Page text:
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  • On Meaningful Play: Design Thinking X Game Design

    - Mars Ashton
  • [In this series of articles, Mars Ashton does a deep dive into a number of topics related to submitted papers, talks and games found at this year's Meaningful Play Conference at Michigan State University. For this article, Mars discusses the role Design Thinking has as a universal go-to for making good games that aligns (eerily) with common modern game development methodologies proposed by academics, industry vets and popular YouTube content creators.]

    Game Development is a relatively young industry if you were to consider industries that involve similar practices and methodologies. While it can be difficult at first glance to compare making games and making a building via Architectural practice, there are a number of similarities that drive the two towards finding solutions to the problems that are presented by the very process of making in general. While the output is obviously different, the way in which both of these disciplines conceptualize, ideate, research and develop are fundamentally the same and require the same understanding and competencies of user-centric, empathetic, and iterative-focused development.

    "Before we can look at the systematic methods of designers, we must know what we mean by ‘design'. An Architect preparing plans for a house is clearly designing. So is a typographer preparing a layout for a page of print. But a sculptor shaping a figure is not. What is the difference?" L. Bruce Archer

    Leonard Bruce Archer, a mechanical engineer and later Professor of Design Research at the Royal College of Art, pioneered and championed the possibility of Design as a discipline of study. At the time of this quote, one would imagine the landscape of industries like Architecture and the Studio Arts was perceived in a very different way than they are today. While we still push back against the legitimacy of an art degree over, say, becoming a doctor or a lawyer, there is the ubiquity of Design as an element of course competencies throughout the world's college programs focused on relevant fields. We see value in a person crafting an advertisement and provide them with the aptly appropriate "Graphic Designer" title. We walk through large-scale malls and atriums with brilliantly crafted sculptures, spheres floating on water, and marvel at them as we stand in line at the Chick-fil-A.

    We appreciate these things that have been created, at times intended for an aesthetic effect and other times representing a practical solution to a problem you might have in a given situation. There is an app for that, to some degree, in the collective ethos of modern society that approves of Design as a reality and that someone, somewhere, had the idea and made it happen. So what made this happen? How did we find ourselves appreciating these works when, just a few decades ago, we considered them frivolous? In the same spirit, how is it that we are defining game development as a legitimate practice, one that goes beyond the nuances of making millions with a great mobile game idea, by the established independently published successes of Night in the Woods or Braid and the iresputable cultural impact of AAA franchises like Call of Duty?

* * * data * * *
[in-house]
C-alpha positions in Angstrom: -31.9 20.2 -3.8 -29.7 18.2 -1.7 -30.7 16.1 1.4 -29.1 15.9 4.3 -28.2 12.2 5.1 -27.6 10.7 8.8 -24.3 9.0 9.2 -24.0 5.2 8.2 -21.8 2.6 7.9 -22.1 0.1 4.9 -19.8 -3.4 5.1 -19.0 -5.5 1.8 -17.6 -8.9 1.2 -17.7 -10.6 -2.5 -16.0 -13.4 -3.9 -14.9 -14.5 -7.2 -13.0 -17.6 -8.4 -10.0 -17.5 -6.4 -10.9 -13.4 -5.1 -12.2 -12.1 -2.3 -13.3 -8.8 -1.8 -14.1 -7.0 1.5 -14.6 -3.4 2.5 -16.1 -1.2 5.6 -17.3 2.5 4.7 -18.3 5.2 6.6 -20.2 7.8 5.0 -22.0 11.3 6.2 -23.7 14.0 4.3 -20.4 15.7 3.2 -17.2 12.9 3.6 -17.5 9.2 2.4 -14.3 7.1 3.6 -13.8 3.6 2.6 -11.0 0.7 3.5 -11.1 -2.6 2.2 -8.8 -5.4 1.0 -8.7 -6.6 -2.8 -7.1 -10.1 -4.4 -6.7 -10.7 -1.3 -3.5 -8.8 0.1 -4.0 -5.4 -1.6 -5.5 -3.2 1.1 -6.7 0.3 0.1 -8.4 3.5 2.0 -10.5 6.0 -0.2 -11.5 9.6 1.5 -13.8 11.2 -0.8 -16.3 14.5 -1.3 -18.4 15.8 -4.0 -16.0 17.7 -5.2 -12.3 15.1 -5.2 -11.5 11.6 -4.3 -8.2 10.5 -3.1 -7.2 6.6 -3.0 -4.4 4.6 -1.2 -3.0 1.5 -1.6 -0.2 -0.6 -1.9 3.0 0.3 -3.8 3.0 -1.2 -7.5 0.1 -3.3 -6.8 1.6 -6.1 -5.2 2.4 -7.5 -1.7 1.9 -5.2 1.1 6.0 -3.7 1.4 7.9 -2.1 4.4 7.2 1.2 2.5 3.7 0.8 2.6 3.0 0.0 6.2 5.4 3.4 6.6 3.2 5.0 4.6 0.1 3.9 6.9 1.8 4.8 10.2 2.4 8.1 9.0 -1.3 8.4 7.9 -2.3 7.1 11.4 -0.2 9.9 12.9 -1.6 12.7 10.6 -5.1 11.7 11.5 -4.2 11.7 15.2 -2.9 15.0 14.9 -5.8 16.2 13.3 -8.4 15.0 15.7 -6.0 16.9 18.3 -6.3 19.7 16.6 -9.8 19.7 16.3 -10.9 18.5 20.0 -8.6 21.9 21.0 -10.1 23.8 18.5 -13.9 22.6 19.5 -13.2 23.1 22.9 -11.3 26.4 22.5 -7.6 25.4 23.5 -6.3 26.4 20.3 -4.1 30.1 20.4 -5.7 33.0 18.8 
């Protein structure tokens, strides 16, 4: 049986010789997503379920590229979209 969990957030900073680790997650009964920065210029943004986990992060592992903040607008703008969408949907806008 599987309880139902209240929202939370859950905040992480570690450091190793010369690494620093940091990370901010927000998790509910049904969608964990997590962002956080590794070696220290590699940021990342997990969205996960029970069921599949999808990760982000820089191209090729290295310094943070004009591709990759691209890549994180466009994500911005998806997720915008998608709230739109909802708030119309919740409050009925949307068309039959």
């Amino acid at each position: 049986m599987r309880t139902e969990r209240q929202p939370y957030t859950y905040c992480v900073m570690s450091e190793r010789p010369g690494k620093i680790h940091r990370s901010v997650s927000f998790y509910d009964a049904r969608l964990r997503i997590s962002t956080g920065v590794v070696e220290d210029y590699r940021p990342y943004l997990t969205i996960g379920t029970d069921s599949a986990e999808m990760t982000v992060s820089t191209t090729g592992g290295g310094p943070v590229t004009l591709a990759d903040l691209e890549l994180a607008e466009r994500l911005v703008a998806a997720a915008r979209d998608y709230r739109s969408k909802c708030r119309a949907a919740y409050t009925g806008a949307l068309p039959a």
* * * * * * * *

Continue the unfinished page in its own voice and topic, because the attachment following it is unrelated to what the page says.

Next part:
Design Thinking.

    If you consider the way that Apple as a brand, not necessarily a company, has evolved over the last two decades you will discover an emphasis on product design driven by the user themselves. Their ideas focus on innovation through problem solving. They find ways to make processes easier, invisible even, for the user, to ensure that the core feature and purpose of a particular app or a function of the hardware is exceptionally easy, fun and engaging to use. This consideration utilizing Design Thinking defines Apple products and has secured a dedicated fanbase for their brand.

    To define Design Thinking, we typically discuss 5 steps that make up a practical approach to solving problems, making dope stuff (I usually refer to something else when I say this but let's keep this appropriate), and executing a plan or objective that is user-centric, considerate and impactful.

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    This is not a new concept. Many companies have adopted Design Thinking, what is now a buzz word, as the end-all-be-all of design methodology and the way they do business. This is not surprising. As we teach each generation the skills needed to persevere in an industry we strive to formalize concepts, make things efficient and easier to understand through processes and multi-step guidelines to follow. For Game Design, the presence of Agile development models that emphasize regular meetings, prioritizing tasks and maintaining communication are very common.

    In fact, every aspect of Design Thinking equates to the very essence of what makes a game...good. It describes the same process developers have found to follow that produces engaging narratives, powerful moments blending gameplay and meaning, and catapults some games to success compared to other games of its ilk or in a similar genre. These games have put the time in to find the right game feel, accompanied by that ever-present-must-have in every game we create: fun. Organically many of these developers stick to prototyping as early as possible. Small-scale, large-scale, the best experiences are ones that have been refined and revised after being exposed to the public or a select (or random) selection of testers.


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